Are you “California dreamin’ on such a winter’s day?” Then this tropical palm will bring the beachy coastal vibes of LA straight to your living room. They start out small but can grow several feet tall if you repot them into larger containers. Parlor palms, like most other potted palms, are pet-friendly, too, so if you’ve got rascally cats and dogs at home, this is a safe, non-toxic option.
The 5 Best Low Light Indoor Plants with Flowers
If you want something a little more exciting than your typical green potted plant, these flowering houseplants are perfect for you to bring home this winter.
This blooming beauty is deceptively fancy for such a low-maintenance, chill houseplant! Rookie plant owners shouldn’t have much trouble keeping their African violets looking perky and plush. And you’ll love the varieties of colours they come in, like icy pink, rosy magenta, rich plum-purple, and more! Those velvety leaves and jewel-toned blooms bring an air of regality to your living room, so even if your February mostly consists of binge-watching Bridgerton, you’ll have a lovely view from your spot on the couch!
Bring some zen vibes into your space with the calming presence of the peace lily! Its sleek, tall stems hold single-petaled ivory blooms with golden stamens””the perfect plant to complete a satisfyingly minimalist room design. They’re especially good at filtering the air, so if that dry February air is feeling stale, a peace lily will improve the atmosphere.
While the ultra-neon displays atop these exotic indoor plants aren’t technically flowers””they’re leaf bracts””the burst of tropical colour they bring is just so cheerful! With pink, red, yellow, and orange varieties available, you can grab an assortment of bromeliads for a mixed display exploding with colour like a fireworks show.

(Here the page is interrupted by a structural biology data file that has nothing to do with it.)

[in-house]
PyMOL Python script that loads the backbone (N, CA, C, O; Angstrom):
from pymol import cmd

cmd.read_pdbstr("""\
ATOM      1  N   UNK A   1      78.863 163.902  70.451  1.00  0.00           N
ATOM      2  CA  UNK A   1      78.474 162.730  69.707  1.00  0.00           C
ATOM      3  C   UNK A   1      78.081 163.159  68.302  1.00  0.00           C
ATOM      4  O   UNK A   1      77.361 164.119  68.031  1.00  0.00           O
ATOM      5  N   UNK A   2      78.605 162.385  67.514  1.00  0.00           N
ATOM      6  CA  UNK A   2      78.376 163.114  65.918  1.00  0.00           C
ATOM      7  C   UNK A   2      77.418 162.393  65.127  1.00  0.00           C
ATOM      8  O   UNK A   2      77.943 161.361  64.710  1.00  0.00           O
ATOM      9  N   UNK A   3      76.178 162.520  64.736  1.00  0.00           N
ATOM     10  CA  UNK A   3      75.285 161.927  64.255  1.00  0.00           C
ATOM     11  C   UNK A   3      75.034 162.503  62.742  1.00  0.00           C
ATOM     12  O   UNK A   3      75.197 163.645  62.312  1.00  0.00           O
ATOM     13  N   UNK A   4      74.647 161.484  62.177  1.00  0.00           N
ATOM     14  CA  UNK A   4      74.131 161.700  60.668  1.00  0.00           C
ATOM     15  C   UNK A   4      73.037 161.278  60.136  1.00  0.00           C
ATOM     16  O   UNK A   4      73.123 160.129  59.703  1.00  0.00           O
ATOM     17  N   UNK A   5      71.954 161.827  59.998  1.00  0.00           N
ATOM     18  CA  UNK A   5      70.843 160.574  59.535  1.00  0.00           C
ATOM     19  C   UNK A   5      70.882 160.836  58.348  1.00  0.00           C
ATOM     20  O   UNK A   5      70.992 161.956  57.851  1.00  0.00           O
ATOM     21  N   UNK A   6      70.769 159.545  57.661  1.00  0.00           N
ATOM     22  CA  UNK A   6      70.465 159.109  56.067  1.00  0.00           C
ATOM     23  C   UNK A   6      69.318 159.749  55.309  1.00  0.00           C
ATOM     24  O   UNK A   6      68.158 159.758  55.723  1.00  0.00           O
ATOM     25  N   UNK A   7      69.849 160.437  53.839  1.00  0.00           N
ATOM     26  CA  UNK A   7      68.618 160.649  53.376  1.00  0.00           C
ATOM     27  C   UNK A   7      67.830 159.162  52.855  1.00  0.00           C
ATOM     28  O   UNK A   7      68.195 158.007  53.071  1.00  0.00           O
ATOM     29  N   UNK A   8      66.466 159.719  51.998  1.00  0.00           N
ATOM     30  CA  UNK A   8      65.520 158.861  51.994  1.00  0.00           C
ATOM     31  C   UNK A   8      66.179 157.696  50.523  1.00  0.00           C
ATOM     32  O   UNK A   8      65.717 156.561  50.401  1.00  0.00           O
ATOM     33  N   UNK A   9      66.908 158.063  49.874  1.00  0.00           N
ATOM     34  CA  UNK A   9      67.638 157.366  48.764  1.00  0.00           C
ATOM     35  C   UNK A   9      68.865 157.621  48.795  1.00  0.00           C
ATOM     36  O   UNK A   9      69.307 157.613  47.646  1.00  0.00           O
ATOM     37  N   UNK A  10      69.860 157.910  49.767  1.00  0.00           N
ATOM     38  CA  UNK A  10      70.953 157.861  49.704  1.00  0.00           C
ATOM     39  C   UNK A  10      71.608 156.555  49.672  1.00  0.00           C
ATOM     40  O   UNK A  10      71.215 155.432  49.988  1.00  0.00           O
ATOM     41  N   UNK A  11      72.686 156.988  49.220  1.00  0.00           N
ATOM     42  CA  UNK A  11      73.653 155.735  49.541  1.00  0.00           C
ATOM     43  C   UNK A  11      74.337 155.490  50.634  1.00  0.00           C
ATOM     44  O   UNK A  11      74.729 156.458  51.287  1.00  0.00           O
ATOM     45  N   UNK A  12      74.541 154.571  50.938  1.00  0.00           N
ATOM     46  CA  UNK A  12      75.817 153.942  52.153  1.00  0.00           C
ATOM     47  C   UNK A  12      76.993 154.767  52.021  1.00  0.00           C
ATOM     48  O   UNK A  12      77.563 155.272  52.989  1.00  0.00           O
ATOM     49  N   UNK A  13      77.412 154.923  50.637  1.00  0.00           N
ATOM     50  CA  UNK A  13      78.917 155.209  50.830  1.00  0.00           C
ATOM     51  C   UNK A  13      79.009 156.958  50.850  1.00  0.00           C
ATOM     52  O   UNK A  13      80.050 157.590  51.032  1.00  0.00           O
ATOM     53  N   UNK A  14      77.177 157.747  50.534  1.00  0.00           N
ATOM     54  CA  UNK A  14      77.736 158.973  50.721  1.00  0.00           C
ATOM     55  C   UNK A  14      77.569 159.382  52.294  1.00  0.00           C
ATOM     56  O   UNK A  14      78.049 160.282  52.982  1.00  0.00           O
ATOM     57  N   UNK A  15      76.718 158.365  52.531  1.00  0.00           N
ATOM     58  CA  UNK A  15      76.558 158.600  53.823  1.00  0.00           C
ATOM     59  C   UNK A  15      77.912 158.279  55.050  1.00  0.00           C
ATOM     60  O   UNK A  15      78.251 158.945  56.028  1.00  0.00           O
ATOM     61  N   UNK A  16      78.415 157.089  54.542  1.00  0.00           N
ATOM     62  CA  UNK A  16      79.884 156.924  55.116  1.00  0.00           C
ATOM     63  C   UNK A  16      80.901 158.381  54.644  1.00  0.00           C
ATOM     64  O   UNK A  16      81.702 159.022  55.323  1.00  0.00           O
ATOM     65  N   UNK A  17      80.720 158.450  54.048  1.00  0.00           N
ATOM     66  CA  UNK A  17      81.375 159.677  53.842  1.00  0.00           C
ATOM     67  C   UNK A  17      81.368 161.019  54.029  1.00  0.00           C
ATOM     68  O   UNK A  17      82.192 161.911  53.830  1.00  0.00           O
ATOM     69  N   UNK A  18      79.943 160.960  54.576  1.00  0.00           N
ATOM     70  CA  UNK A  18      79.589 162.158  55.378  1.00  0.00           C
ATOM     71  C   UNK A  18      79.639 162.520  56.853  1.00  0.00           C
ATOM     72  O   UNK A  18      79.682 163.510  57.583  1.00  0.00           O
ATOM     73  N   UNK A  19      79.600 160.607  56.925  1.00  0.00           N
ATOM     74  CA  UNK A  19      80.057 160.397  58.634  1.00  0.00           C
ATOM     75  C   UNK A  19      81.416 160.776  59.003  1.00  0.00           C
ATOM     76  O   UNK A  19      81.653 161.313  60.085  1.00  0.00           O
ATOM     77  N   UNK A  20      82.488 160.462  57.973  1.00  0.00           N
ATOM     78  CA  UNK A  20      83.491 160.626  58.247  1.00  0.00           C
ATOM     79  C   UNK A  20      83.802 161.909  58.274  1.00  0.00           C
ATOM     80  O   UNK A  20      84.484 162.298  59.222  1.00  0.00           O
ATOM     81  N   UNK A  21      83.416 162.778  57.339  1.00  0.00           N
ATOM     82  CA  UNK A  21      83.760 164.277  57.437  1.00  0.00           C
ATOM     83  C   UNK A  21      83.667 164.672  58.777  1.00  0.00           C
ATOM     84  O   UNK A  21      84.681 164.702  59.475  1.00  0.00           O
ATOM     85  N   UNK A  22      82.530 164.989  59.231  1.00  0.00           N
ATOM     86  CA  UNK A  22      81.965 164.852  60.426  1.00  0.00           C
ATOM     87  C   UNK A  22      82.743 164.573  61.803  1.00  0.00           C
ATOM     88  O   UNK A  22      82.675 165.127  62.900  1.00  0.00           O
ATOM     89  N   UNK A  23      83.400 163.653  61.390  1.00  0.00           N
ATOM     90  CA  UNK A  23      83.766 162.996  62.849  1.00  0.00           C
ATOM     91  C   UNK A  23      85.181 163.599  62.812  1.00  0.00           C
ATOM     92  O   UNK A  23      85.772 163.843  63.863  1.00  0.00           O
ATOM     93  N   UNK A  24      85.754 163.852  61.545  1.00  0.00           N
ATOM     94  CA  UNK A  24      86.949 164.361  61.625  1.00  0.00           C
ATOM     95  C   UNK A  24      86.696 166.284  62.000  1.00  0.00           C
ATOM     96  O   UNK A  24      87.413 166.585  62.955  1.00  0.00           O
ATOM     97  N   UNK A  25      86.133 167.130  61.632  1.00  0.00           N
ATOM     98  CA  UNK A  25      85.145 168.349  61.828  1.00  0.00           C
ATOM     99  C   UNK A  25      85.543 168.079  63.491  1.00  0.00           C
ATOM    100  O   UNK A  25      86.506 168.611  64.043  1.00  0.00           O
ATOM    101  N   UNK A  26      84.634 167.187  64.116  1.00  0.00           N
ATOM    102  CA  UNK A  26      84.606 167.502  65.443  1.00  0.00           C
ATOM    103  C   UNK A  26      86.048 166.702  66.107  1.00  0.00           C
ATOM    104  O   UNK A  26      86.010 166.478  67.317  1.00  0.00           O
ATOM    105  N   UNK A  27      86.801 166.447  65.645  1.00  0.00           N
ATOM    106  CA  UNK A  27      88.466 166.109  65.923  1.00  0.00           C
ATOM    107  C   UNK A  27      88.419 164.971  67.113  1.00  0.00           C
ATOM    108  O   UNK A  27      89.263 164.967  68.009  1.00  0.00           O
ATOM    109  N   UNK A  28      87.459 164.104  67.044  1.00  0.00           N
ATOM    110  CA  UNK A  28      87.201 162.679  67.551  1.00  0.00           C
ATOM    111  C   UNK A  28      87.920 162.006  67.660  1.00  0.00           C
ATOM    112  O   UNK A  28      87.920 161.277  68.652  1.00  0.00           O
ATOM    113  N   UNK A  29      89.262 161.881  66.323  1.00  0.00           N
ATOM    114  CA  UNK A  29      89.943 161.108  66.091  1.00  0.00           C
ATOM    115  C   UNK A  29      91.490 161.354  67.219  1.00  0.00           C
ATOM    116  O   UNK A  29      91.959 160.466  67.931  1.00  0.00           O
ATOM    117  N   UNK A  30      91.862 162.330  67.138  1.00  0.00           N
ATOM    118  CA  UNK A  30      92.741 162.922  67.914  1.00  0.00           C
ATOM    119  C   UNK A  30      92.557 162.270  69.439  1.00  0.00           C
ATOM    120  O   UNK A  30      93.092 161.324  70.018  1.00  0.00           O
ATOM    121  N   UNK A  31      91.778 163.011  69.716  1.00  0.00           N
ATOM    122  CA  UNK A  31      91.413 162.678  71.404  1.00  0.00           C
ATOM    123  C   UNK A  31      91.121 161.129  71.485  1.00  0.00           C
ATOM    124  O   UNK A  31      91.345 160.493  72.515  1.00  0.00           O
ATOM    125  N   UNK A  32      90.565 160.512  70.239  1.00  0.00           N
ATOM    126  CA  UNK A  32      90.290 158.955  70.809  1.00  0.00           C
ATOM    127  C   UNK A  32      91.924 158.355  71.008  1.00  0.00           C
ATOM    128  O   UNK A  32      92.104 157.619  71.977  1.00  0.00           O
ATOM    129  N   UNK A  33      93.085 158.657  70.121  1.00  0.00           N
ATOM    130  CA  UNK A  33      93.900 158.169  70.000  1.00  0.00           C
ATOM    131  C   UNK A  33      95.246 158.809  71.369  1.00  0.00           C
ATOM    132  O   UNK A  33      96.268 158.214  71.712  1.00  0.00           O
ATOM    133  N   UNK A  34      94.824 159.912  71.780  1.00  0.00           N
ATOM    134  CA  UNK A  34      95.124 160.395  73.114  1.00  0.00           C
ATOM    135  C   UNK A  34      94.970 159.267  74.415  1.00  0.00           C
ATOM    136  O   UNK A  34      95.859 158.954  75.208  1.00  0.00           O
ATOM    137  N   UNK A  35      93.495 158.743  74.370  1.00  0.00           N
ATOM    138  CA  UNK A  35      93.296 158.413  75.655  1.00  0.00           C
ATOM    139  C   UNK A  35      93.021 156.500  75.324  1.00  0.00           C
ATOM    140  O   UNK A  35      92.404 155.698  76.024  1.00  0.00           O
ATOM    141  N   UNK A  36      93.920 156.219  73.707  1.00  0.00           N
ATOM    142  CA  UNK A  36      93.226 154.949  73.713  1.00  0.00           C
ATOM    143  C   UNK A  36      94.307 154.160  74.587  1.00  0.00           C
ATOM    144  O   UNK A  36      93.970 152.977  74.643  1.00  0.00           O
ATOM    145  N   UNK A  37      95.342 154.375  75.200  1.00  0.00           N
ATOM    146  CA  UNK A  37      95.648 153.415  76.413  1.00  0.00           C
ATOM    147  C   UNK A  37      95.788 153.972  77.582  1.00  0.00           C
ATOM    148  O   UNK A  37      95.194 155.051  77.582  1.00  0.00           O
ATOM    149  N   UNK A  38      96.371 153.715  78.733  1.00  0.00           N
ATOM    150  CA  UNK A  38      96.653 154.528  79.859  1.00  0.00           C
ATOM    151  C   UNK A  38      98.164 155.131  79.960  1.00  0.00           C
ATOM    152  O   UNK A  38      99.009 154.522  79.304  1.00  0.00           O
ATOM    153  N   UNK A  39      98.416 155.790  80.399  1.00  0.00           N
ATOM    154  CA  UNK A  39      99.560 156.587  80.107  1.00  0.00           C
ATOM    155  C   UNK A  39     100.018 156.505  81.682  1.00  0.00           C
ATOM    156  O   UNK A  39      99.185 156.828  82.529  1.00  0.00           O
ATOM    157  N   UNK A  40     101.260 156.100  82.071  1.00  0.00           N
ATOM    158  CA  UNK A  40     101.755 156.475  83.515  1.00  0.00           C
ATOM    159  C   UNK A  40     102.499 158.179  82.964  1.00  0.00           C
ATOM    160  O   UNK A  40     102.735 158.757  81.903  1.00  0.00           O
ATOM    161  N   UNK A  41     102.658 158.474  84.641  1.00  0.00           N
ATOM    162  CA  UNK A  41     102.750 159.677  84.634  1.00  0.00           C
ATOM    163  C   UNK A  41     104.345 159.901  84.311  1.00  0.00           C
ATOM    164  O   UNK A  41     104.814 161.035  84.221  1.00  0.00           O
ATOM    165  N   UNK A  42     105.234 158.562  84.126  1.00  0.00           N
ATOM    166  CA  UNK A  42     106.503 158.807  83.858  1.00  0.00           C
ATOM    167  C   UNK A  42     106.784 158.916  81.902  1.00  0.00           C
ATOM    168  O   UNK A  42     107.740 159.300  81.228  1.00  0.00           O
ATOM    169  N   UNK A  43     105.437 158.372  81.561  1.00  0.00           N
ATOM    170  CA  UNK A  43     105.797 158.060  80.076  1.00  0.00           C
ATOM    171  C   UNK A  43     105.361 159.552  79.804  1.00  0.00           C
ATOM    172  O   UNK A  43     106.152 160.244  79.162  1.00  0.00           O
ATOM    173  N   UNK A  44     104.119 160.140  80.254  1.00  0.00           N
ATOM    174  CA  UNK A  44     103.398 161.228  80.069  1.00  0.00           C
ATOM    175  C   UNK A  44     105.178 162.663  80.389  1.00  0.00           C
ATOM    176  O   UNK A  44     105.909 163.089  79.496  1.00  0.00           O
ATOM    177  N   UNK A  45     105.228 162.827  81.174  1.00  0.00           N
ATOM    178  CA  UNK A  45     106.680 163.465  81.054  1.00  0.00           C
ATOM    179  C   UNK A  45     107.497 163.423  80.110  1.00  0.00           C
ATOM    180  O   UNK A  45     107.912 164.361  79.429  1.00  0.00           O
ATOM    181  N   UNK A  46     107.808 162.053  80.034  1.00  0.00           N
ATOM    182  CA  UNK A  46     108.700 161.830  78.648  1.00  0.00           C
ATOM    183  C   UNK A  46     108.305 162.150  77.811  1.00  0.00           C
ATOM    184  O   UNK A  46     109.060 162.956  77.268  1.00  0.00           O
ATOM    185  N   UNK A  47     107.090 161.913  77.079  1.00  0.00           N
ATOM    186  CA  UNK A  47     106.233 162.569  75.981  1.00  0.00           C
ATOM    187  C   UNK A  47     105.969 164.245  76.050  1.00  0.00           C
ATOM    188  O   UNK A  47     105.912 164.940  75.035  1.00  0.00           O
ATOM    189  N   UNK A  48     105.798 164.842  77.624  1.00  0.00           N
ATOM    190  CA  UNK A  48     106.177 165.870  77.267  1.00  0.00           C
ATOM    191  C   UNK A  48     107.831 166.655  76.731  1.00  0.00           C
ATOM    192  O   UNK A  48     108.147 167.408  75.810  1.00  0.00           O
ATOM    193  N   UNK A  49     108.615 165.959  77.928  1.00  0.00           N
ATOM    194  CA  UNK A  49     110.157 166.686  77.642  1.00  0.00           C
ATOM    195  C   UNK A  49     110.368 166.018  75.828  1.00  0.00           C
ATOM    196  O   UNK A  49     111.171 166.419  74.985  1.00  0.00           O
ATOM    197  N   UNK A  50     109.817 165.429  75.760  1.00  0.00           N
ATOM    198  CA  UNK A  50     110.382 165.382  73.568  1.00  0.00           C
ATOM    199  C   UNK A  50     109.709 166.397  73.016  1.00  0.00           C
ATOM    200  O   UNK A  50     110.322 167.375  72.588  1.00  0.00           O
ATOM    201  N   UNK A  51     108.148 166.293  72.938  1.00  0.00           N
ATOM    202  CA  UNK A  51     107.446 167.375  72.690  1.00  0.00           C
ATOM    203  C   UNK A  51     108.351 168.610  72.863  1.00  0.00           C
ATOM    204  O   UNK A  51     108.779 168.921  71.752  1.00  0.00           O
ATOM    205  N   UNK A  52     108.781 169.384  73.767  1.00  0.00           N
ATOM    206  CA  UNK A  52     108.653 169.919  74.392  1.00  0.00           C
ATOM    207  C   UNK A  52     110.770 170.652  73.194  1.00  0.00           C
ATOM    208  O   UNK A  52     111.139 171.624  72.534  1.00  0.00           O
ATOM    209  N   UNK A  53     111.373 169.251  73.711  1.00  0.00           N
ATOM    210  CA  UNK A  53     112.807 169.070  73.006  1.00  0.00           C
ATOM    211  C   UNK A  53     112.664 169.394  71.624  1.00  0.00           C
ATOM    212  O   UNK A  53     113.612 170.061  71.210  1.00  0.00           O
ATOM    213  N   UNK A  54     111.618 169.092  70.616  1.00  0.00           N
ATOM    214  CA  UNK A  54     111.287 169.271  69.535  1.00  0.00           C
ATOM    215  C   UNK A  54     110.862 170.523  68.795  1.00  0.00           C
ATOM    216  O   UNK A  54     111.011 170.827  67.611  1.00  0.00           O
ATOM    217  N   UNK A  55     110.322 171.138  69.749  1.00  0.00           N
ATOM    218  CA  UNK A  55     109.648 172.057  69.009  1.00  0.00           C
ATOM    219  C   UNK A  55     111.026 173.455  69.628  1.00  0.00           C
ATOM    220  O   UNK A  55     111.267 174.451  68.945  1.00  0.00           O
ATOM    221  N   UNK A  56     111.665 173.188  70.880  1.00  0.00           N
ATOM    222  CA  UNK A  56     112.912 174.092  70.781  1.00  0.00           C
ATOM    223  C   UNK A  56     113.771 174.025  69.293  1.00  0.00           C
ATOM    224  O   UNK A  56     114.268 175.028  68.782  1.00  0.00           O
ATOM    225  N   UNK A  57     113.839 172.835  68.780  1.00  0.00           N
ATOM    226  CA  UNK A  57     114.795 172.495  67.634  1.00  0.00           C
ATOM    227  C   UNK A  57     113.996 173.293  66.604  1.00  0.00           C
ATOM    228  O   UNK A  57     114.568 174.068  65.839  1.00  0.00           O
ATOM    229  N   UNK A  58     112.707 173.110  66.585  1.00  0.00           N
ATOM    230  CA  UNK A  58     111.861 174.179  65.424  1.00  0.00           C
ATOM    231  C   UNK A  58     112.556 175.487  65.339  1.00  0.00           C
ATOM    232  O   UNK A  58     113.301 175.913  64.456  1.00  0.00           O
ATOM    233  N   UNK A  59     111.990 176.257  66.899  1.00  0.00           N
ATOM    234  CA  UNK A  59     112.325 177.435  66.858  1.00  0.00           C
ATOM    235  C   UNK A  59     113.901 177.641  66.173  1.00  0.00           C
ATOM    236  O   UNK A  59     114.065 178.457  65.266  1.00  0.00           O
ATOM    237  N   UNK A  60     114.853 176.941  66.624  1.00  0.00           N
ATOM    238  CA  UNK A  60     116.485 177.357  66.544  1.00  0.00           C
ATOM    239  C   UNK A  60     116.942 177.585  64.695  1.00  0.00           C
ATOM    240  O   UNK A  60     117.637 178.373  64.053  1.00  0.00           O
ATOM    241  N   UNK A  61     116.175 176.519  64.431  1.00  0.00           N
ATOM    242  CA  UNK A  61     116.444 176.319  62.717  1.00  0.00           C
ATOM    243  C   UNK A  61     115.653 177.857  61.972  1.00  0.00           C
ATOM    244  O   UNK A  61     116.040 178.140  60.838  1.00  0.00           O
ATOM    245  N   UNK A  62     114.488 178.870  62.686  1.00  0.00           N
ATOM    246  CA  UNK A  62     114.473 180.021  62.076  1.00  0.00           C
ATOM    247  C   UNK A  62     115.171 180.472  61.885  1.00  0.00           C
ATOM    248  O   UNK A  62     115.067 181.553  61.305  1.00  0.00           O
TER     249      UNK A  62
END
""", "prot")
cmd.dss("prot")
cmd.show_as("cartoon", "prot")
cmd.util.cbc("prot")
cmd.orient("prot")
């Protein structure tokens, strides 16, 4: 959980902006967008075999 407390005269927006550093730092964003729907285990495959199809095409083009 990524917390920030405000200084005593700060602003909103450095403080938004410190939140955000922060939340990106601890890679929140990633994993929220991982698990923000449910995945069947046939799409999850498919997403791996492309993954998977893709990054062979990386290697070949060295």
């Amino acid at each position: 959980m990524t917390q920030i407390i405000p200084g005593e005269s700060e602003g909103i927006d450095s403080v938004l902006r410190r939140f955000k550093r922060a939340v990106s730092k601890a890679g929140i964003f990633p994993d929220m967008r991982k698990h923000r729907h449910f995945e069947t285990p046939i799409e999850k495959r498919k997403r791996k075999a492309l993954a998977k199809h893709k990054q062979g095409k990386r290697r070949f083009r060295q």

Dark maroon casings encircle each red, tubular flower on this distinctive plant, giving it the appearance of””you guessed it””tubes of lipstick. They look especially pretty in hanging baskets, as their foliage tends to trail downward, producing clusters of blooms on the ends. Make sure it gets at least a few hours of indirect sunlight each day, or else it won’t bloom much, and avoid placing it in full shade or full sun.
Orchids have a reputation for being more high-maintenance than Naomi Campbell, but you shouldn’t believe the rumours! Moth orchids are definitely the most easygoing of all orchids, and so long as you follow the basic steps for care and provide it with a bit of indirect light, you shouldn’t expect any diva fits. Moth orchids are epiphytic, so instead of potting them in soil, pot them in some loose peat moss. Every two weeks, water your plant by thoroughly soaking the potting medium for 15 minutes, and then allow it to drain completely.
Is your home or office in need of some colour and life to perk up those dreary February feels? Stop by at our Salisbury plant shop in St. Albert or Sherwood Park for the best selection of low light houseplants on either side of Edmonton! We’ve got curbside pickup and citywide delivery available if need be””just call us to make arrangements, and we’ll be happy to help.